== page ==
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Fatal police violence by race and state in the USA, 1980–2019 : a network meta-regression

Fatal police violence by race and state in the USA, 1980–2019 : a network meta-regression


Title: Fatal police violence by race and state in the USA, 1980–2019 : a network meta-regression
Author: GBD 2019 Police Violence US Subnational Collaborators
Sigfúsdóttir, Inga Dóra
Date: 2021-10-02
Language: English
Scope: 17
Department: Department of Psychology
Series: The Lancet; 398(10307)
ISSN: 0140-6736
DOI: https://doi.org/10.1016/S0140-6736(21)01609-3
Subject: Lögreglan; Ofbeldi; Morð; Dánartíðni; Aldurshópar; Kynstofnar; Adolescent; Adult; Aged; Aged, 80 and over; Cause of Death; Child; Child, Preschool; Databases; Factual; Female; Homicide; Humans; Male; Middle Aged; Police; United States; Violence; Young Adult; Race; Medicine (all)
URI: https://hdl.handle.net/20.500.11815/3379

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Citation:

GBD 2019 Police Violence US Subnational Collaborators & Sigfúsdóttir , I D 2021 , ' Fatal police violence by race and state in the USA, 1980–2019 : a network meta-regression ' , The Lancet , vol. 398 , no. 10307 , pp. 1239-1255 . https://doi.org/10.1016/S0140-6736(21)01609-3

Abstract:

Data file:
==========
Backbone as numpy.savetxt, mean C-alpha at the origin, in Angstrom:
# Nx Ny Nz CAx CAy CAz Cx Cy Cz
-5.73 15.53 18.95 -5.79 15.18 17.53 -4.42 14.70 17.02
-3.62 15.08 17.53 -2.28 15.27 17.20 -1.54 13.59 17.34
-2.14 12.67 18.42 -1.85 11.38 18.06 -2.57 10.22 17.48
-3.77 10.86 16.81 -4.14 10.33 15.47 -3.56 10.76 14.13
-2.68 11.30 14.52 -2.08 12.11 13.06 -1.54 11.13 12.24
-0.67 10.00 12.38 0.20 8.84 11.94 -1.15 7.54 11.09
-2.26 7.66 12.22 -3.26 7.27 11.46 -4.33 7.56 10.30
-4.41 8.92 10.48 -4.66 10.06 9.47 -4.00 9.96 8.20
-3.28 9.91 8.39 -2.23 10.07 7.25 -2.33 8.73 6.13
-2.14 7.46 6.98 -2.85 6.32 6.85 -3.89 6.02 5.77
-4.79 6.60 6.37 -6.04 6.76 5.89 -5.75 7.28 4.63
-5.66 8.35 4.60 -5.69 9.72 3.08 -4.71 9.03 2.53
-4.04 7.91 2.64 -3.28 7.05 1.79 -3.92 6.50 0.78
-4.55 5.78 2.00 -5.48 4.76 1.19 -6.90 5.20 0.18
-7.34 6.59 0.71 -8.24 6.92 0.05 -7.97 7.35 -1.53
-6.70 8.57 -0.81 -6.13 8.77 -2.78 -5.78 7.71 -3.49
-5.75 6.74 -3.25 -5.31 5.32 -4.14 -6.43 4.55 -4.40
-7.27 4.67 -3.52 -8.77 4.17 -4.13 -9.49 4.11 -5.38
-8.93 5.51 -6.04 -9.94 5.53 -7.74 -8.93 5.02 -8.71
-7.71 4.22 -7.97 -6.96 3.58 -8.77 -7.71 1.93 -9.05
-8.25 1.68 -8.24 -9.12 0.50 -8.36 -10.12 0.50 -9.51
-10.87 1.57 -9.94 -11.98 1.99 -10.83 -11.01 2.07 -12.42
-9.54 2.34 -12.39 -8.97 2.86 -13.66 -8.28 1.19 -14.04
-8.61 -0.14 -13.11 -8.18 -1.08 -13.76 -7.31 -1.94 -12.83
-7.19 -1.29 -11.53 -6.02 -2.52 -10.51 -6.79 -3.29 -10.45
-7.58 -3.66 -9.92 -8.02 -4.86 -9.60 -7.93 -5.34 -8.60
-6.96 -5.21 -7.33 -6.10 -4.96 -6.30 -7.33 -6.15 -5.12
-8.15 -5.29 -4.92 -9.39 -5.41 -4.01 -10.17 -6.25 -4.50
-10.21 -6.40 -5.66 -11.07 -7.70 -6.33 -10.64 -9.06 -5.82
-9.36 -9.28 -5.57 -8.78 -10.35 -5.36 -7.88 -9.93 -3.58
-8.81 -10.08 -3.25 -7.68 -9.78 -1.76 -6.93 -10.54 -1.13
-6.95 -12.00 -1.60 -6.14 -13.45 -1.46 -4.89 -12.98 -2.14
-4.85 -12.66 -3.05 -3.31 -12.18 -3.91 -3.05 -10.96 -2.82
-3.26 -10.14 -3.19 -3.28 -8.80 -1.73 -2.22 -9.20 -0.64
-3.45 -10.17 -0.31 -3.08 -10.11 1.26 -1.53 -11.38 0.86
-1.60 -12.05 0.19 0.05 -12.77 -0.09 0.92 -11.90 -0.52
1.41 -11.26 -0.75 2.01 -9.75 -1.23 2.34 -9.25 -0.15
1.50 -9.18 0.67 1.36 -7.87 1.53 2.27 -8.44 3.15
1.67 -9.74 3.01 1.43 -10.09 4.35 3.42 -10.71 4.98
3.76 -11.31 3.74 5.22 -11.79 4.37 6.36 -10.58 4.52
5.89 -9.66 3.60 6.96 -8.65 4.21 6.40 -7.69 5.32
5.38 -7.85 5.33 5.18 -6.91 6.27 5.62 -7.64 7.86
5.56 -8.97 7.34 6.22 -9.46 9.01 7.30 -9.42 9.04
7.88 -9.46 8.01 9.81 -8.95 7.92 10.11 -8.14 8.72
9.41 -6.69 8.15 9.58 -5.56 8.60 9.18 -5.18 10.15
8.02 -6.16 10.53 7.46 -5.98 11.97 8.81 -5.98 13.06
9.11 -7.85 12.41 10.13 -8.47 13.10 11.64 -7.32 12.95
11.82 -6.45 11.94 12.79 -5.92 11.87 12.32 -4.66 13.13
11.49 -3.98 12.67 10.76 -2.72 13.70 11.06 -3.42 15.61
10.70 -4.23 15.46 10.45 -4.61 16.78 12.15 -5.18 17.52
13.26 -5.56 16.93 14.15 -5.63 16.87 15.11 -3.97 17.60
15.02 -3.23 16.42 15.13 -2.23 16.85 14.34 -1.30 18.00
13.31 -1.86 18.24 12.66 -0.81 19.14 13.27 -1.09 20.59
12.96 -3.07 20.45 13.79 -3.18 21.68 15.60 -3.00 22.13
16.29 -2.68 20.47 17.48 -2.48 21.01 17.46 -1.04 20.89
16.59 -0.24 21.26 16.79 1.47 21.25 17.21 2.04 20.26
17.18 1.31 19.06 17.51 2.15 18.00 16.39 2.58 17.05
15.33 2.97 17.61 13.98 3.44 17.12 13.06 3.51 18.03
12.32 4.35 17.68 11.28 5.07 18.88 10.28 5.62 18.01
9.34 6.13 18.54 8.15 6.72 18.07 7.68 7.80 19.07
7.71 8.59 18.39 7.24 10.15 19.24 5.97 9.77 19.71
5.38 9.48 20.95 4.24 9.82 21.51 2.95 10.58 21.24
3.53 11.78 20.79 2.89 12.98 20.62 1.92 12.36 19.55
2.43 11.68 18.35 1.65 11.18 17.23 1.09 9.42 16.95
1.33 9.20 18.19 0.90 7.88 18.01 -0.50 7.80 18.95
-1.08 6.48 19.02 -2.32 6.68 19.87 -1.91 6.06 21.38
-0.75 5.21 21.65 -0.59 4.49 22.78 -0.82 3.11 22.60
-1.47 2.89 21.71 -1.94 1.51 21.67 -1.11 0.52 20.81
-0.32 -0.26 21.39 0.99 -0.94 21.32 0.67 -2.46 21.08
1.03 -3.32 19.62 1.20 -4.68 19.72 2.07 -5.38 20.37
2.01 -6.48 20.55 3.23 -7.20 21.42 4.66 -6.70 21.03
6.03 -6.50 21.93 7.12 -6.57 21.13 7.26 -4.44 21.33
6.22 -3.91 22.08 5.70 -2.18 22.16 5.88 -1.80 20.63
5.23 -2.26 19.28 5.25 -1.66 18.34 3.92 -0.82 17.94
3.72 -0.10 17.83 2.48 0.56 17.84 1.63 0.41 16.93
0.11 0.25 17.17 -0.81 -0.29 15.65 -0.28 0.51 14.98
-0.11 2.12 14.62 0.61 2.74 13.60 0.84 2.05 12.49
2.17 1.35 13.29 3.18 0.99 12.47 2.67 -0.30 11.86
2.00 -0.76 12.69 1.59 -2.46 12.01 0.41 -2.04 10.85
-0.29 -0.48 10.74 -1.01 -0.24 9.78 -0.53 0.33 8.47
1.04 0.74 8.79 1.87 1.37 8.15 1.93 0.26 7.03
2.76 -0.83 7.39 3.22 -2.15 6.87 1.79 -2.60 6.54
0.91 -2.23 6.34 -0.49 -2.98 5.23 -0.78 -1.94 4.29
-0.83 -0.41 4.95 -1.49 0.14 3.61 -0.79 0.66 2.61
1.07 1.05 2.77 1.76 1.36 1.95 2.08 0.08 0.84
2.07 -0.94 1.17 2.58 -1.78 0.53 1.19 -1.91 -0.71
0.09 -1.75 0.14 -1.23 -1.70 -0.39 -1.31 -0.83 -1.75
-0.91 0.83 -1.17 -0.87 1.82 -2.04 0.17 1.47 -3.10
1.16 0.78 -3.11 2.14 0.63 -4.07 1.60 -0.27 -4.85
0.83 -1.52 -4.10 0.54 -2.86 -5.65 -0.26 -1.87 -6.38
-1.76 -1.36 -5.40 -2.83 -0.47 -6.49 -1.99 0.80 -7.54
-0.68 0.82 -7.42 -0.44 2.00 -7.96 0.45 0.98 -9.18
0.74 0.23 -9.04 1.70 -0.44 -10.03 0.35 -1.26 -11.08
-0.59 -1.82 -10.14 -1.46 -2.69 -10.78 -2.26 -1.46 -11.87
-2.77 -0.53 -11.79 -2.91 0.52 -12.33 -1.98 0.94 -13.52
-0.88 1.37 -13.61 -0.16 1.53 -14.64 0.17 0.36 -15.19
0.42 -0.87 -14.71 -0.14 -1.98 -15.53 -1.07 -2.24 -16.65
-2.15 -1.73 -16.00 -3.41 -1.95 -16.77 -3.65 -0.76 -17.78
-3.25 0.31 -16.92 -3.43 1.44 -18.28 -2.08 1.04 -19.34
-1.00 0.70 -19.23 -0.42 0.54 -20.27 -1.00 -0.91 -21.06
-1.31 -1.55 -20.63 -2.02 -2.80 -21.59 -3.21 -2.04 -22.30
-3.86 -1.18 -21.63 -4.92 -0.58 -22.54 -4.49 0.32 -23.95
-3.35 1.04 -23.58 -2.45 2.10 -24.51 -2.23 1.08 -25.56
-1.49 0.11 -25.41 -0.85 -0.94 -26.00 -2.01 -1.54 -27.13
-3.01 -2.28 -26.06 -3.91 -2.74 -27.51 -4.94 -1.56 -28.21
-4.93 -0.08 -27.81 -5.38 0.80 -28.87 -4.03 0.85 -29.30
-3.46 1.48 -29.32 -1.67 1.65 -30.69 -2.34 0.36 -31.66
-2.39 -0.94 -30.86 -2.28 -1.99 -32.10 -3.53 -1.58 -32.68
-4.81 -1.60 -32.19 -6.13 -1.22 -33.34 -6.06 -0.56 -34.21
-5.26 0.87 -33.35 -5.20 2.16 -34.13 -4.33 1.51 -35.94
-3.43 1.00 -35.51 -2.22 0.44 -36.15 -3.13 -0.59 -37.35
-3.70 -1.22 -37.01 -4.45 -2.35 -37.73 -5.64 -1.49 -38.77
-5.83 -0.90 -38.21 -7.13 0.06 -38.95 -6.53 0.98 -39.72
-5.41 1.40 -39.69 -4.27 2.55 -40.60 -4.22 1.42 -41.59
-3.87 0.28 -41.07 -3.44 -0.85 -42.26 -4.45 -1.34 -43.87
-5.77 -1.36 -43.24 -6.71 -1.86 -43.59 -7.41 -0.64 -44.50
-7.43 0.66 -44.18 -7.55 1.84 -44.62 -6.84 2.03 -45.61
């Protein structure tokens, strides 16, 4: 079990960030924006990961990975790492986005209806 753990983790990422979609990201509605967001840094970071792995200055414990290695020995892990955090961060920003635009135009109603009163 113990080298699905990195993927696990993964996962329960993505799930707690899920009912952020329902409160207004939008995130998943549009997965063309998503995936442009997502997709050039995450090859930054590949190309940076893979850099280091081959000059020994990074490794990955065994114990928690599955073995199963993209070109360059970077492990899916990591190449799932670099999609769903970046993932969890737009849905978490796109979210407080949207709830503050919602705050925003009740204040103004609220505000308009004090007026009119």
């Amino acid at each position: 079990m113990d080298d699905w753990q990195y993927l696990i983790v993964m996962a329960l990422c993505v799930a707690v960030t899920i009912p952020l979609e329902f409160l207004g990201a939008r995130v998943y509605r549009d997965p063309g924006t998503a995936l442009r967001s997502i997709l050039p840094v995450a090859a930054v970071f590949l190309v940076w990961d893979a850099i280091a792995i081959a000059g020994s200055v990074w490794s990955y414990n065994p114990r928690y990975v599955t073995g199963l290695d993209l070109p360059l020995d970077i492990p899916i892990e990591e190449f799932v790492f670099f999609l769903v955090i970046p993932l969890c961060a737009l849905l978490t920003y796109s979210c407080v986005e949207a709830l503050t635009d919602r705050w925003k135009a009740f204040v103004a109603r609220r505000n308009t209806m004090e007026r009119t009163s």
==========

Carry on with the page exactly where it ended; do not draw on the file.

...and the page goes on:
Background: The burden of fatal police violence is an urgent public health crisis in the USA. Mounting evidence shows that deaths at the hands of the police disproportionately impact people of certain races and ethnicities, pointing to systemic racism in policing. Recent high-profile killings by police in the USA have prompted calls for more extensive and public data reporting on police violence. This study examines the presence and extent of under-reporting of police violence in US Government-run vital registration data, offers a method for correcting under-reporting in these datasets, and presents revised estimates of deaths due to police violence in the USA. Methods: We compared data from the USA National Vital Statistics System (NVSS) to three non-governmental, open-source databases on police violence: Fatal Encounters, Mapping Police Violence, and The Counted. We extracted and standardised the age, sex, US state of death registration, year of death, and race and ethnicity (non-Hispanic White, non-Hispanic Black, non-Hispanic of other races, and Hispanic of any race) of each decedent for all data sources and used a network meta-regression to quantify the rate of under-reporting within the NVSS. Using these rates to inform correction factors, we provide adjusted estimates of deaths due to police violence for all states, ages, sexes, and racial and ethnic groups from 1980 to 2019 across the USA. Findings: Across all races and states in the USA, we estimate 30 800 deaths (95% uncertainty interval [UI] 30 300–31 300) from police violence between 1980 and 2018; this represents 17 100 more deaths (16 600–17 600) than reported by the NVSS. Over this time period, the age-standardised mortality rate due to police violence was highest in non-Hispanic Black people (0·69 [95% UI 0·67–0·71] per 100 000), followed by Hispanic people of any race (0·35 [0·34–0·36]), non-Hispanic White people (0·20 [0·19–0·20]), and non-Hispanic people of other races (0·15 [0·14– 0·16]). This variation is further affected by the decedent's sex and shows large discrepancies between states. Between 1980 and 2018, the NVSS did not report 55·5% (54·8–56·2) of all deaths attributable to police violence. When aggregating all races, the age-standardised mortality rate due to police violence was 0·25 (0·24–0·26) per 100 000 in the 1980s and 0·34 (0·34–0·35) per 100 000 in the 2010s, an increase of 38·4% (32·4–45·1) over the period of study. Interpretation: We found that more than half of all deaths due to police violence that we estimated in the USA from 1980 to 2018 were unreported in the NVSS. Compounding this, we found substantial differences in the age-standardised mortality rate due to police violence over time and by racial and ethnic groups within the USA. Proven public health intervention strategies are needed to address these systematic biases. State-level estimates allow for appropriate targeting of these strategies to address police violence and improve its reporting. Funding: Bill & Melinda Gates Foundation, National Institute on Minority Health and Health Disparities, and National Heart, Lung, and Blood Institute.